Analysis Of B. Johnson's BC Johnson, God And The Problem Of Evil '

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Johnson carefully assesses many different “excuses” that theists give for why an all good, all powerful god approves or neglects to prevent the burning of an innocent baby. I believe his weakest “excuse” is when he claims that a baby going to heaven is only justified if it was necessary for the baby to suffer. If it was not, then it was wrong to allow it. I believe this is Johnsons weakest point because I feel as there is never a necessary reason for a baby’s death.
Throughout Johnson’s passage, BC Johnson, God and the Problem of Evil, he contends that it is far-fetched that God (if for beyond any doubt God exists) is all great. He proceeds by depicting the issue of wickedness, explaining common theistic views, and then gives his own view to the theistic responses. Johnson illustrates the issue of evilness by asking his readers to consider the case of a newborn baby caught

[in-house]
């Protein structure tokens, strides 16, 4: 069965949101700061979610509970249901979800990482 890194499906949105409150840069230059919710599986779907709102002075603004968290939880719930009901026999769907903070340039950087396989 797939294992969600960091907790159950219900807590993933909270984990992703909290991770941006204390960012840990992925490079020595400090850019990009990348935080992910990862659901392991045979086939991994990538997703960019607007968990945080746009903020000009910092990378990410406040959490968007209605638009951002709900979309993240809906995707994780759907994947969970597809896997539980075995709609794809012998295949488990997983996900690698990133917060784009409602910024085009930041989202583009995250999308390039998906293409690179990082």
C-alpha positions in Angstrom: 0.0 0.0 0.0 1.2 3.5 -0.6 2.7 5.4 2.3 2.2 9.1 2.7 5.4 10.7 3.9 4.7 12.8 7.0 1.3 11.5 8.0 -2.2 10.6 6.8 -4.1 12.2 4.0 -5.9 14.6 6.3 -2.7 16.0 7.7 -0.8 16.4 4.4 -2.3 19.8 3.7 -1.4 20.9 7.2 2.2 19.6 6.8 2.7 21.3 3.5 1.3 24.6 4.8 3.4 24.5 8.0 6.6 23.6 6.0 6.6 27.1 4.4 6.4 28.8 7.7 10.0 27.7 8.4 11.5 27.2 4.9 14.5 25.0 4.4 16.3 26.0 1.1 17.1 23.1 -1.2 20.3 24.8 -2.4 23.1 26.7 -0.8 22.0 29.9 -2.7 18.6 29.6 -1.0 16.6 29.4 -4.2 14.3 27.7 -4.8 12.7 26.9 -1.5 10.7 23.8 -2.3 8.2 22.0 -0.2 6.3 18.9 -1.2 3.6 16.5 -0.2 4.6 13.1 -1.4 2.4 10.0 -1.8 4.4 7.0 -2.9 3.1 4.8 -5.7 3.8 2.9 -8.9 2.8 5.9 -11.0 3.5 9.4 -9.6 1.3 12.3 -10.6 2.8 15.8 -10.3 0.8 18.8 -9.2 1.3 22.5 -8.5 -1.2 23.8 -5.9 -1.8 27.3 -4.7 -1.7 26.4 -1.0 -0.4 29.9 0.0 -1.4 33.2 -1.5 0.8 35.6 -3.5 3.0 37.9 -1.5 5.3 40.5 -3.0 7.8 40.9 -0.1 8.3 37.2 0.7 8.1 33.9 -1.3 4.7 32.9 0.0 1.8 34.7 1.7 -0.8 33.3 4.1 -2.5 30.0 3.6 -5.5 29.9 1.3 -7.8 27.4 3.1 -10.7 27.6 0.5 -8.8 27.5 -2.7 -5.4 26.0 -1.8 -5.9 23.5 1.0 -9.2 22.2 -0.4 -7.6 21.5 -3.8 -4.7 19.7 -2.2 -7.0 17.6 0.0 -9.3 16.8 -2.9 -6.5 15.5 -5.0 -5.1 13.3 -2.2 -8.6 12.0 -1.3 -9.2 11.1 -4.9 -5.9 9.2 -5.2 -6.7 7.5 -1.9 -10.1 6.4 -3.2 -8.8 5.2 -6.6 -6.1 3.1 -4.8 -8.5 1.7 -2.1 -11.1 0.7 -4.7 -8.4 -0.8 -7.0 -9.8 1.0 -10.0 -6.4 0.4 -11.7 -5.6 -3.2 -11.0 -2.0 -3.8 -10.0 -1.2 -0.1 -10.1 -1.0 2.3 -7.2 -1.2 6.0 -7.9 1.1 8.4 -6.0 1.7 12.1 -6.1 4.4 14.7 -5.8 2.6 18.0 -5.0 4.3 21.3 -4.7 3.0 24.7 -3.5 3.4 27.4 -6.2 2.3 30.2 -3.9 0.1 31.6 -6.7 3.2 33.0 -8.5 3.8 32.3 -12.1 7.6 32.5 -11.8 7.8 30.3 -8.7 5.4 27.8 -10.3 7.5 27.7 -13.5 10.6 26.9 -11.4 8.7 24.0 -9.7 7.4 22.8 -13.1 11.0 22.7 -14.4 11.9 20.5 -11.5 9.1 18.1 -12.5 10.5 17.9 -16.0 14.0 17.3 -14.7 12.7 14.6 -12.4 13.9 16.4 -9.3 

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For instance, John Hicks view. John Hick believes that in every universe evilness is inevitable. Evilness is needed because in our universe we have set laws or rules that were constructed that must be followed, therefore it would be hard or even impossible for God to interfere with the everyday life. Hick would argue Johnsons overall argument by saying in order for God to save the burning baby, God would have to interfere with our set rules which would contradict the science of free will. Free will basically paves the road for God to allow mankind to learn by right or wrong, but if God saves the baby from the burning building we are not necessarily learning from certain mistakes. Since mankind has the free will to make wrong decisions, evilness will run its course. In conclusion, Hick is saying in order for God to be who he is portrayed as, evilness must exist. If evilness did not exist, then mankind would not have free will and therefore, our universe as we see it today would not exist the way it does (The Soul-Making

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